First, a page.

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Dow wraps up US$16.5b deal

DOW Chemical Co late Wednesday said it has completed its US$16.5 billion buyout of Rohm & Haas Co, a deal that it hopes will fuel growth in the high-margin specialty chemicals market.

Rohm & Haas will form the core of a new advanced materials unit that is likely to have US$14 billion in annual sales, Michigan-based Dow said.

The Rohm & Haas brand will disappear and its stock has stopped trading on Wednesday, Dow said.

"The closing of this transaction strongly positions Dow for the future by transforming our business portfolio," Dow Chairman, Chief Executive and President Andrew Liveris said in a statement. "We are committed to delivering on a clear and measurable plan designed to meet the needs of our investors, employees, customers and suppliers, even in this current challenging macro-economic environment."

Dow's executives have "got a lot of work ahead of them," said Gabelli & Co analyst Robert Felice.

Dow took on much more debt than originally planned for the Philadelphia-based company, a negative on Wall Street amid the financial downturn. Additionally, much of the funding for the deal came from a US$10-billion loan that becomes much more expensive after a year.

A successful integration is necessary to boost sales and reduce that burden, Gabelli said.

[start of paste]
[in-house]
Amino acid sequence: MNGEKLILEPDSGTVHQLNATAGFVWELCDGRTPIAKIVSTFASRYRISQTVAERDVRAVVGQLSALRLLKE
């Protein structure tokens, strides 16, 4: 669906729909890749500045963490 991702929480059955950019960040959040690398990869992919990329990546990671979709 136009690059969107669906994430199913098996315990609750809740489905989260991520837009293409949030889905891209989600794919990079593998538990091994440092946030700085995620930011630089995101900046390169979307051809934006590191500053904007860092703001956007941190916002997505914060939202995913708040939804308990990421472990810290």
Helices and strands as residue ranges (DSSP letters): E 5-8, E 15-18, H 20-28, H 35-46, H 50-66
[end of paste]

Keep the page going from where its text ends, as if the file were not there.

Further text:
Debt rating cut

Standard & Poor's Ratings Services cut its corporate credit and senior unsecured debt rating on Dow to "BBB-" from "BBB." The new rating is one notch above junk status, and a downgrade to that level could raise the company's costs to borrow money.

S&P kept Dow on CreditWatch with negative implications, implying another downgrade is possible.

"We believe the transaction is an important strategic initiative for Dow and consistent with its efforts to bolster the breadth of its specialty product offerings, but it will meaningfully stretch the financial profile to a level beyond what we consider consistent with the former ratings," S&P analyst Kyle Loughlin said in a statement.

Dow first proposed the deal last July as part of a plan to focus on specialty chemicals and spin off its commodities business in a joint venture with a Kuwaiti company. But the Kuwaiti company withdrew from the joint venture late last year.


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